Green’s Investment Bank

The Green party has announced a “Green Investment Bank” to help facilitate investment in green industries (release, discussion, paper).

I am not against it per se, and given they are saying that in the first year they will have a working group to determine the details there isn’t too much I can dig my teeth into here.  As a matter of principle I am:

  1. Against industrial subsides
  2. For policies that help to improve matching and adjustment to changing economic reality

This policy is doing a bit of both, so I would need details before I can say much.  But the money quote for me from the policy document is this:

The Green Investment Bank (the Bank) will primarily act as an independent and expert facilitator of green capital. It will match funders to projects that produce financial and environmental dividends providing additional capital, where needed, and cleantech investment expertise.

This is as close as we get to potential details.  Essentially, government will take on half the capital of firms that are approved as “Green firms” – this type of public-private partnership will ensure that the taxpayer takes on some of the risk, and get some of the reward, for a bet on New Zealand green technology.  This incentivises the entry of firms into this industry by both reducing capital requirements and, through the nature of the partnership, giving firms an implied subsidy (by passing downside risk to government) – in a political environment where this is a flagship policy, there will be an incentive for government to keep sending money after bad firms, in order to avoid failure.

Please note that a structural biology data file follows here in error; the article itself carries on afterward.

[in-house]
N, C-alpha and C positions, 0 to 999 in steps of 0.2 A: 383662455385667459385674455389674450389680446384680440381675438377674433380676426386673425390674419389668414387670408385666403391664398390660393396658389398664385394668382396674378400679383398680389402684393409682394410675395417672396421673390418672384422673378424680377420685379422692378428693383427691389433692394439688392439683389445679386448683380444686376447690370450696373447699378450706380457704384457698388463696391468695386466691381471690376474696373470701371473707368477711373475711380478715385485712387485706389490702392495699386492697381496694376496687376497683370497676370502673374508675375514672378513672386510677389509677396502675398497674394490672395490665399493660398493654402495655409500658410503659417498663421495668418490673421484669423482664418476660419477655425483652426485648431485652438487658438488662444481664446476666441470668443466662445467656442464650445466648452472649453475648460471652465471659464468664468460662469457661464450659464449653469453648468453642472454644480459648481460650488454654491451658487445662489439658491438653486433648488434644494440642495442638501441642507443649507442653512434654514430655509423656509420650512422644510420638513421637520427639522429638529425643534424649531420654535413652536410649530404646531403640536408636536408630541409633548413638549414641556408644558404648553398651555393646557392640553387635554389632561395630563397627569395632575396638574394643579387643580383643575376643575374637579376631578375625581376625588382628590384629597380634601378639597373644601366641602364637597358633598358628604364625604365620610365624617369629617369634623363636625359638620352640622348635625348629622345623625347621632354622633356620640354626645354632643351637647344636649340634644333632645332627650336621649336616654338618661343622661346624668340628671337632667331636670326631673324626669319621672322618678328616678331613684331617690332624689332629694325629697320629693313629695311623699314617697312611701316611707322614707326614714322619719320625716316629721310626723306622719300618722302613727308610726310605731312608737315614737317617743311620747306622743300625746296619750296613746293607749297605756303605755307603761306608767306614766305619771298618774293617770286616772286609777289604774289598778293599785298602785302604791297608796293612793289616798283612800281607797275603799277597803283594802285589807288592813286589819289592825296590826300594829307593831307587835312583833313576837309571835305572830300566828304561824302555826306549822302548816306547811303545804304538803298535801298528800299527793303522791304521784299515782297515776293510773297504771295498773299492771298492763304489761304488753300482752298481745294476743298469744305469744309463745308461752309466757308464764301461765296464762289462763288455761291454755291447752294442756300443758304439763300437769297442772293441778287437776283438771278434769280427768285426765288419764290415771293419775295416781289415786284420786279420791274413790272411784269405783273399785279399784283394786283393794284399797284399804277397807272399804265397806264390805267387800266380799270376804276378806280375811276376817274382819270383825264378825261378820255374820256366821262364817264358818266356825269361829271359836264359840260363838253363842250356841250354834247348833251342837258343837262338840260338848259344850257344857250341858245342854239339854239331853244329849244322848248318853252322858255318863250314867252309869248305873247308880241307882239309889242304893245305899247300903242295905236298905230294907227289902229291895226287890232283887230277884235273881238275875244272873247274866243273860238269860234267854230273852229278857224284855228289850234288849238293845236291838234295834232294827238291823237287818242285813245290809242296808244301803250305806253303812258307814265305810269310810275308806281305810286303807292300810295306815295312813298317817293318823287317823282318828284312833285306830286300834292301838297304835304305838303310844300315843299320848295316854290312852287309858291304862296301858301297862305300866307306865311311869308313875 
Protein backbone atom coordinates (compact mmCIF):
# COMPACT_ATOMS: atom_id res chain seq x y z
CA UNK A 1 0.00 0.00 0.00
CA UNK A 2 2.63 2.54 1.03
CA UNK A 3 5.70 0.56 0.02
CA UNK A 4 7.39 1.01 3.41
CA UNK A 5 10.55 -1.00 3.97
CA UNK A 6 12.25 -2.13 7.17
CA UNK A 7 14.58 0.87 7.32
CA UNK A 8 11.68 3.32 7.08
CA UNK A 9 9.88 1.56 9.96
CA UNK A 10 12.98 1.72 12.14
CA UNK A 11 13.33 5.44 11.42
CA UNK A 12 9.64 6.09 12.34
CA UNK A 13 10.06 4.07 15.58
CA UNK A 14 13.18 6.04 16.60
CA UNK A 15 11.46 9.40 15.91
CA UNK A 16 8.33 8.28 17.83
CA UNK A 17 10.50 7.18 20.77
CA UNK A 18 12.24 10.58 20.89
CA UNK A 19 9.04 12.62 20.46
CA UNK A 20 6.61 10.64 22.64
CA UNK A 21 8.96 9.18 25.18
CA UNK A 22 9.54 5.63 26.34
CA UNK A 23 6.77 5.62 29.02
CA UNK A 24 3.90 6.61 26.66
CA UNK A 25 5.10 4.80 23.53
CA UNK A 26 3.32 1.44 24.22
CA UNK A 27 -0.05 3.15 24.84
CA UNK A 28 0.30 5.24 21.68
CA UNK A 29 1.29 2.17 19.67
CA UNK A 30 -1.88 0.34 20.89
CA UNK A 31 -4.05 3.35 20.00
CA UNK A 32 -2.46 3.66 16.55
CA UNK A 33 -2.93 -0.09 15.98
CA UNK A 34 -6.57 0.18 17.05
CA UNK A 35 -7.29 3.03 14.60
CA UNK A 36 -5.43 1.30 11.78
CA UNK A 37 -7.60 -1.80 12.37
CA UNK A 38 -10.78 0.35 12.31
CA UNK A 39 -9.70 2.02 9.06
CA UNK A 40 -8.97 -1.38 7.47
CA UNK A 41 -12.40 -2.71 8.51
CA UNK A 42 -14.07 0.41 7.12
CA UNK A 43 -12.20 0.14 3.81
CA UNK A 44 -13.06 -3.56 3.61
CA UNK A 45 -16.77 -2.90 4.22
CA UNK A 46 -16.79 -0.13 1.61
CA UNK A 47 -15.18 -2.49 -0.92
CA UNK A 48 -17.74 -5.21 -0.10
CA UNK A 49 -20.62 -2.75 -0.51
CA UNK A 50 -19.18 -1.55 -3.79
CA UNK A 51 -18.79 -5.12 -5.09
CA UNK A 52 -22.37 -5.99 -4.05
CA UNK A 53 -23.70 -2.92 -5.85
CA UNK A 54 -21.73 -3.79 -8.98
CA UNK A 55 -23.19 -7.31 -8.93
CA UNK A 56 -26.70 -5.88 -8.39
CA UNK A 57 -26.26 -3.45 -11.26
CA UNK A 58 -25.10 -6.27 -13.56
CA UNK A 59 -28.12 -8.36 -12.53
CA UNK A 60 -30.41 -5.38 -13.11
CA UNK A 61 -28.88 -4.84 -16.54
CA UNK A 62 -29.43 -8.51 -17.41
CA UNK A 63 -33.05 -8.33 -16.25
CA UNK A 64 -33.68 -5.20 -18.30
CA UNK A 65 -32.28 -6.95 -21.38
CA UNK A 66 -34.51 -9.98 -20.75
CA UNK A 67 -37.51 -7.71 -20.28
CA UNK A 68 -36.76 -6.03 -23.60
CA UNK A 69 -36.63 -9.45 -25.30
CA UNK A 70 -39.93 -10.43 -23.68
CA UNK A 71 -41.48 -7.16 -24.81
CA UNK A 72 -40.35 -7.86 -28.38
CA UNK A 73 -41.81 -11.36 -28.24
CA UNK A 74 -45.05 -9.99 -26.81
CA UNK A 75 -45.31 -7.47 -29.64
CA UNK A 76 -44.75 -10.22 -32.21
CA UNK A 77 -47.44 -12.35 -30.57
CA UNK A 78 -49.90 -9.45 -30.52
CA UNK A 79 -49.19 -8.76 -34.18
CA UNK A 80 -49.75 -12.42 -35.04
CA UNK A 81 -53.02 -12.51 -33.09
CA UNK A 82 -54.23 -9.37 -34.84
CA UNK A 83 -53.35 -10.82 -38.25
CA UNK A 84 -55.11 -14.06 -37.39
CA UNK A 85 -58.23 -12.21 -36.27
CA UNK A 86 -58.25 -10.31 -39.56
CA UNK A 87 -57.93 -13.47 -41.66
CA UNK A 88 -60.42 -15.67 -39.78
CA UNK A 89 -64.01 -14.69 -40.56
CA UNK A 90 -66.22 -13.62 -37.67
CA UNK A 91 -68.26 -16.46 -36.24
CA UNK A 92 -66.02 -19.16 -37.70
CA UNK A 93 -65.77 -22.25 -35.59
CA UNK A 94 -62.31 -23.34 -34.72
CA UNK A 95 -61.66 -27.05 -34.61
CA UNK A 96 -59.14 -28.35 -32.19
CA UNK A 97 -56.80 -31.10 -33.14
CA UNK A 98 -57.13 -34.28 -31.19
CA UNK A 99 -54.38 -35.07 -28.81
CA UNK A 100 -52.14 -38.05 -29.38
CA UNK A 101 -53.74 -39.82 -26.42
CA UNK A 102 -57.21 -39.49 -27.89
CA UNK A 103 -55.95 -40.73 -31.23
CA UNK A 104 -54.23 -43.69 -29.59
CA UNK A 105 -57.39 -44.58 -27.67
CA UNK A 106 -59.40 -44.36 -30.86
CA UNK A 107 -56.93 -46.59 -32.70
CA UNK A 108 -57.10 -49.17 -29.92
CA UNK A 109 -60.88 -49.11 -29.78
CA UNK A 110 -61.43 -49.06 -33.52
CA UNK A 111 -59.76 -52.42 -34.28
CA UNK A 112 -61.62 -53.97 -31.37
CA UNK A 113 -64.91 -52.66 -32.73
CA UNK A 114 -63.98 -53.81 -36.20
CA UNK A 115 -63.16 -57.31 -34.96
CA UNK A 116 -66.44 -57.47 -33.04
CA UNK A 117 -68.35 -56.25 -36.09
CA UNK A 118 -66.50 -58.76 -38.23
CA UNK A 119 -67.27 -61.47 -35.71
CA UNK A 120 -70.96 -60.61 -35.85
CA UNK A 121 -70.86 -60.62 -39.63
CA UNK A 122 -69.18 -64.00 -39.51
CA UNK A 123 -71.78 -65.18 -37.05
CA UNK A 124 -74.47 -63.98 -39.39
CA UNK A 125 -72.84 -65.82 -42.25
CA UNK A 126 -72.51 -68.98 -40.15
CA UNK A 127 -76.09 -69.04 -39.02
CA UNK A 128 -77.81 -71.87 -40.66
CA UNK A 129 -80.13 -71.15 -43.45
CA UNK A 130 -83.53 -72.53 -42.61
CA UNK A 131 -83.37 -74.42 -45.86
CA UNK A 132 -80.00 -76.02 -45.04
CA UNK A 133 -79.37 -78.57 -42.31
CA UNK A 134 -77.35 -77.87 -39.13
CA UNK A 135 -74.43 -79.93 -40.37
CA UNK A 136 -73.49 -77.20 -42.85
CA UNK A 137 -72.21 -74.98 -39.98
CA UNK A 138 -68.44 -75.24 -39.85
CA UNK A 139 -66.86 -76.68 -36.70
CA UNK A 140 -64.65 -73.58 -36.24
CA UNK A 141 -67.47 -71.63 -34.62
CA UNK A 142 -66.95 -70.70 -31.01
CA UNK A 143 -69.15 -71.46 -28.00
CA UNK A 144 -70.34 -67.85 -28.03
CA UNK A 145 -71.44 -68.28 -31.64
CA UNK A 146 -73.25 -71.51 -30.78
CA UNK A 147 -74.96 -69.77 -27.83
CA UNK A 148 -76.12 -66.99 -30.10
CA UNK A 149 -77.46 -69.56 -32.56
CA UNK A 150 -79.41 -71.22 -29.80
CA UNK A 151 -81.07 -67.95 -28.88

Now these political economy issues are ones we can work past, by having transparency and specific types of contracting in the “investment bank”.  But, I’m still unsure why we need public ownership here – why should government be holding these “Green assets”.  This isn’t just a way of incentivising a specific type of investment (which in itself is something I am uncomfortable with – unless it is based on an explicit externality or market failure) but also a way to increase the net asset holdings of government.

This is not just a criticism of the Greens though.  By aiming to run constant surpluses and build up assets, National, Labour, and even ACT (to some degree) are looking at expanding the government’s claim on national wealth.  Perhaps this is something we should have a bit more of a public chat about ;)